A team of researchers has discovered seven new species of tiny, bright colored frogs in mountainous areas of the southern Brazilian Atlantic Rainforest after nearly five years of exploration. The researchers said that the remarkably endemic frogs are restricted to cloud forests -- moist forests with frequent or seasonal low-level cloud cover -- in a few mountaintops.
The highly miniaturized frogs that belong to the genus Brachycephalus are among the smallest terrestrial vertebrates, with an adult measuring less than half-an-inch (one centimeter) in length. Many of the seven Brachycephalus species are brightly colored, suggesting that their skins could have a highly potent neurotoxin, known as tetrodotoxin. The frogs are deemed to be highly vulnerable to extinction because of shifts in the distribution of cloud forest due to climatic changes, the researchers said in a study published in the journal PeerJ on Thursday.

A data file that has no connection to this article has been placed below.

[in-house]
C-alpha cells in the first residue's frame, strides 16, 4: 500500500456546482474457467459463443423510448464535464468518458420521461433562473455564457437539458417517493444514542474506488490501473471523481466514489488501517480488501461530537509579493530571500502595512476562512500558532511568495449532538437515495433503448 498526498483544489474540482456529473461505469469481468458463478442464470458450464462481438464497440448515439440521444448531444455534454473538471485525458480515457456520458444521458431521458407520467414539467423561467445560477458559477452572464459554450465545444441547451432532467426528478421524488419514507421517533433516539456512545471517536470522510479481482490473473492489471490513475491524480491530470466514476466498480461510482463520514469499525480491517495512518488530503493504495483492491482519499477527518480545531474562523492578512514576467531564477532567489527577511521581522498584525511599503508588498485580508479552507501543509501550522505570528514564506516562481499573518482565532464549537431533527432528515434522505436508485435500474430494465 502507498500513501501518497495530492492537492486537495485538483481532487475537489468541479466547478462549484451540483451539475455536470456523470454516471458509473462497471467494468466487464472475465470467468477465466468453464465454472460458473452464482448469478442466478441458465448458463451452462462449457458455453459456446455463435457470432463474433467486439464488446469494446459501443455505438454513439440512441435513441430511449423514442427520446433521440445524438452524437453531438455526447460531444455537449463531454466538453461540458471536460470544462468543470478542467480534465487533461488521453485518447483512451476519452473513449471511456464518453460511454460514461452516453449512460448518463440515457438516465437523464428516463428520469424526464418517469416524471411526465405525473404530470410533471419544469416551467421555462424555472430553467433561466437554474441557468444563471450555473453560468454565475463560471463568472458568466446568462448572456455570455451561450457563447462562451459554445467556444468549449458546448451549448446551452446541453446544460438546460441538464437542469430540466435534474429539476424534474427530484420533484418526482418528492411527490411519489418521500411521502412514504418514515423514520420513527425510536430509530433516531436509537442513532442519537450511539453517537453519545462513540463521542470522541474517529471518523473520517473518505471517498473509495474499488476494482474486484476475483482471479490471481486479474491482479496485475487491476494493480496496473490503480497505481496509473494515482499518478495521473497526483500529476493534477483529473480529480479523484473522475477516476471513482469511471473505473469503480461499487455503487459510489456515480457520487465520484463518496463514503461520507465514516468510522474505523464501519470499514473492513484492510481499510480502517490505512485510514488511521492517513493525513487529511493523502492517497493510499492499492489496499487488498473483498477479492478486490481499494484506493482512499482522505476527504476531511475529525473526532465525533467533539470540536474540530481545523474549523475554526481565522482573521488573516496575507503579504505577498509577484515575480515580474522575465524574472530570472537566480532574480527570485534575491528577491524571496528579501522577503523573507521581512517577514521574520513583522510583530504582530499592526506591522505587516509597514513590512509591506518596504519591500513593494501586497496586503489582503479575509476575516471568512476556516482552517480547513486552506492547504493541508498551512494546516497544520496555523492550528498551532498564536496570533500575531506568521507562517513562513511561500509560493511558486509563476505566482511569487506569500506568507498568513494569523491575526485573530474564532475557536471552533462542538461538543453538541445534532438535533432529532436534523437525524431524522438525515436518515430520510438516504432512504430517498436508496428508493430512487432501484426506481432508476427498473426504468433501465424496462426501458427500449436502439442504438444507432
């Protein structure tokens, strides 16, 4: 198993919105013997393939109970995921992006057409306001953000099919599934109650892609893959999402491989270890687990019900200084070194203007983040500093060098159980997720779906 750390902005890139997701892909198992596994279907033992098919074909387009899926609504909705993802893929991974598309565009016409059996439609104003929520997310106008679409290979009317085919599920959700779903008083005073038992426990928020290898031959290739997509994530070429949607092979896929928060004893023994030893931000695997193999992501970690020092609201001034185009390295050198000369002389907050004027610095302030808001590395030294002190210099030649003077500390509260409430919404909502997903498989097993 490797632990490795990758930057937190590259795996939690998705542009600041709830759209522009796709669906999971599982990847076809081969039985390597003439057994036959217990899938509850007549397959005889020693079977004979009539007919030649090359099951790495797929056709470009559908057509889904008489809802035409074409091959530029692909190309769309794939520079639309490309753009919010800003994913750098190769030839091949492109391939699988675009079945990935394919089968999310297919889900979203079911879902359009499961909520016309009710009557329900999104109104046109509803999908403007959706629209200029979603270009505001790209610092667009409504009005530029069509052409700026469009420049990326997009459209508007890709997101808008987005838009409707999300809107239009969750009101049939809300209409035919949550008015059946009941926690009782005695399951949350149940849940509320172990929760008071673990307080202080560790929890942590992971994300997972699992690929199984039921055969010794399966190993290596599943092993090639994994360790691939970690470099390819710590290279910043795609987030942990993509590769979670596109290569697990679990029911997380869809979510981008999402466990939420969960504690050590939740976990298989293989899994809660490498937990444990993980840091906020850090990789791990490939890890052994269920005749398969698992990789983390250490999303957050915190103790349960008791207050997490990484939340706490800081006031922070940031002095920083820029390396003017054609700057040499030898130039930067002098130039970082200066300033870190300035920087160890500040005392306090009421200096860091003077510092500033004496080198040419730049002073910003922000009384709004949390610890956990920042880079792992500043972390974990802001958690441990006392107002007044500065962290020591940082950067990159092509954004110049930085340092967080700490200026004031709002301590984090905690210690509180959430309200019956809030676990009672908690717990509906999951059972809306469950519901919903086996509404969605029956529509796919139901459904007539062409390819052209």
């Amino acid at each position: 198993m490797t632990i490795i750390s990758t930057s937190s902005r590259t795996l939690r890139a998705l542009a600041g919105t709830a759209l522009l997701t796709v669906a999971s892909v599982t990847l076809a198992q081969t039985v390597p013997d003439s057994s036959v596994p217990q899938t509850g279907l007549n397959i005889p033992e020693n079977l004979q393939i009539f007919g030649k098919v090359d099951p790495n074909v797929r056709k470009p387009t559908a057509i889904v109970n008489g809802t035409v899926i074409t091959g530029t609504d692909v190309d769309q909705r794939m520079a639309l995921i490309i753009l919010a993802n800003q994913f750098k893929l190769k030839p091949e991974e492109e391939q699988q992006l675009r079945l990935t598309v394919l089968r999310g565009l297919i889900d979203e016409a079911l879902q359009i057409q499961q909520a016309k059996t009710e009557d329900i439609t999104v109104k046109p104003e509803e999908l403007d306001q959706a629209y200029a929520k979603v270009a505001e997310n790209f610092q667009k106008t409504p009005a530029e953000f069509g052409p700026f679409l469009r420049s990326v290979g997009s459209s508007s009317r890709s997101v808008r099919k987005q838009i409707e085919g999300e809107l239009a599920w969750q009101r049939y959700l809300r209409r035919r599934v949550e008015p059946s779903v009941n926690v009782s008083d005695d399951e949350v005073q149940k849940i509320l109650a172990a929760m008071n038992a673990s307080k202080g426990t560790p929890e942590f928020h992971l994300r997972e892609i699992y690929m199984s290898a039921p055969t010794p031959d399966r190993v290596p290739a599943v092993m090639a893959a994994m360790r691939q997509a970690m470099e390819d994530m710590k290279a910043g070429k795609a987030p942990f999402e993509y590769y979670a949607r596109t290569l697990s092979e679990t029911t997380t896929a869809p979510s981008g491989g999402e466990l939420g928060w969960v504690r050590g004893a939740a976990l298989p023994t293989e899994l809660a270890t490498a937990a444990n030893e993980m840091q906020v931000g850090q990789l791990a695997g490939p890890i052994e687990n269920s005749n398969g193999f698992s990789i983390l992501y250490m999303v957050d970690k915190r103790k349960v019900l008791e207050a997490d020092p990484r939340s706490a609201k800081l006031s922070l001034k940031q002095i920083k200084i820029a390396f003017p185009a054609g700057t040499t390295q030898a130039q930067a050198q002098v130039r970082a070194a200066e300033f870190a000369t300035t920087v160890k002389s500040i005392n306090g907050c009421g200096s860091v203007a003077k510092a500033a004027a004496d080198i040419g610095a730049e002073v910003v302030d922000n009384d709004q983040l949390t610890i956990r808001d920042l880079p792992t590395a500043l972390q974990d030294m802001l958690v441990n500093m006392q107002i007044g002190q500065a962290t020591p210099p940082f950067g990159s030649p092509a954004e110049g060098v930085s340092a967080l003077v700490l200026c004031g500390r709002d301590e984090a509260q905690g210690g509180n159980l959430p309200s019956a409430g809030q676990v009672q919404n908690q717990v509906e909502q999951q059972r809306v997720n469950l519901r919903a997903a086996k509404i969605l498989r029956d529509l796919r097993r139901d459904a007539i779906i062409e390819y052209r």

"The high level of microendemism found in some Brachycephalus species might be caused by their [frogs'] climatic tolerance to a narrow set of environmental conditions found only in montane regions,” the researchers said in the study. “This restriction severely limits the chance of discovery of new species, given the difficulty of exploring these inaccessible habitats.”
While the first species was described in 1824, most of the Brachycephalus species have been discovered only over the past 10 years. They remained undiscovered largely due to the difficulty in reaching the remote areas where they live.
“Field work usually involved from two to eight hours of steep trails to get to the sites, and the same time afterwards to get back,” Marcio Pie, a professor at the Universidade Federal do Paraná in Brazil and the study’s lead author, told National Geographic.
According to the researchers, the same factors that led to the frogs’ endemism could also be responsible for their extinction as cloud forests are highly sensitive to climate change. Preservation efforts for the new frog species should not only involve protecting their habitats but also nurturing them in captivity, the researchers said.
“Preserving these areas is crucial not only for conservation, but also to understand how such high levels of biodiversity were generated in the first place,” Pie said.